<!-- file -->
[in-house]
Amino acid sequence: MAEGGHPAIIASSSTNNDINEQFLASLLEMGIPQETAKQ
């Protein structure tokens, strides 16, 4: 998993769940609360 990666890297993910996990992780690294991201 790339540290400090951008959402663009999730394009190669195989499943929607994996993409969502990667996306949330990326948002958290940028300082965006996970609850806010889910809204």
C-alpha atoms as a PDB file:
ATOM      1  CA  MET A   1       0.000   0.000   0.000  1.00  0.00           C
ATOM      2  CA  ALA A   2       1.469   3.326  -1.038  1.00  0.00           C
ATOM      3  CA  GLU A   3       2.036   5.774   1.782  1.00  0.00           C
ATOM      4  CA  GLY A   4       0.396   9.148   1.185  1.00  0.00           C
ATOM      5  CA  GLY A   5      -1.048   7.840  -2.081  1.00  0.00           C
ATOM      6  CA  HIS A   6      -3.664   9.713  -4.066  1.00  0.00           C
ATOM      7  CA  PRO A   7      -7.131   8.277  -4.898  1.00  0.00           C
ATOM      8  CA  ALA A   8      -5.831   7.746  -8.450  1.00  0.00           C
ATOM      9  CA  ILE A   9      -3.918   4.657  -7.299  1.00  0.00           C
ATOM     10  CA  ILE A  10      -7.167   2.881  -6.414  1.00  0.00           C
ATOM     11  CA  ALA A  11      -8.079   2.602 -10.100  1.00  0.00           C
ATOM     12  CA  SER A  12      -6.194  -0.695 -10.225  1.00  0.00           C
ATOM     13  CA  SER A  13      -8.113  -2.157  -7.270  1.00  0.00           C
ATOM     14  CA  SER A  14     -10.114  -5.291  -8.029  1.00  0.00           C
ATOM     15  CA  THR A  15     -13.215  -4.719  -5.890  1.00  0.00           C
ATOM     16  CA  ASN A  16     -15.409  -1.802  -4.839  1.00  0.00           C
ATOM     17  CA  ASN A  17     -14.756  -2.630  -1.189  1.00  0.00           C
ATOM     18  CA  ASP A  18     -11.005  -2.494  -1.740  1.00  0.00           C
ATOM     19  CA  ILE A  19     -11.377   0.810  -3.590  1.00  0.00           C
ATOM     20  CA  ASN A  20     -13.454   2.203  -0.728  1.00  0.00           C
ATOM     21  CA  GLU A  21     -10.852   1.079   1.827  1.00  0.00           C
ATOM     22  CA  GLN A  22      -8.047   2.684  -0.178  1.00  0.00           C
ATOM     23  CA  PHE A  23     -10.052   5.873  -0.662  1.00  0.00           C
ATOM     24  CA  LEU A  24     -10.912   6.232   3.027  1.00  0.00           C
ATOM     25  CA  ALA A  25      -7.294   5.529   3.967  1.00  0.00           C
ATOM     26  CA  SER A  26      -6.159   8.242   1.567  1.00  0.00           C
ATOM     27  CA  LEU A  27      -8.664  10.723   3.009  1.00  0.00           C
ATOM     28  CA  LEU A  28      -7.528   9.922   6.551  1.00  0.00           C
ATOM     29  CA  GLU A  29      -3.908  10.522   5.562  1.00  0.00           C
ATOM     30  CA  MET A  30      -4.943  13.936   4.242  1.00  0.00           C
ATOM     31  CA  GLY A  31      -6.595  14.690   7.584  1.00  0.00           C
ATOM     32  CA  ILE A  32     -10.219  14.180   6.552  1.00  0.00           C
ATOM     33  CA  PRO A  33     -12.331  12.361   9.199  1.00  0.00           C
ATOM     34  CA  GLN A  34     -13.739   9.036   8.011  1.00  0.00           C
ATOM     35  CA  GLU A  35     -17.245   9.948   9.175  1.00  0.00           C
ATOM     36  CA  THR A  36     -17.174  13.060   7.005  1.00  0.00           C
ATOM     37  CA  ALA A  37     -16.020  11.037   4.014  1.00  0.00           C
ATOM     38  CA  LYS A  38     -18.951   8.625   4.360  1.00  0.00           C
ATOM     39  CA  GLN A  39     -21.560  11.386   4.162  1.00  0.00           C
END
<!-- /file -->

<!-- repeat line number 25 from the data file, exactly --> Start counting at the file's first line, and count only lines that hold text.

ATOM     21  CA  GLU A  21     -10.852   1.079   1.827  1.00  0.00           C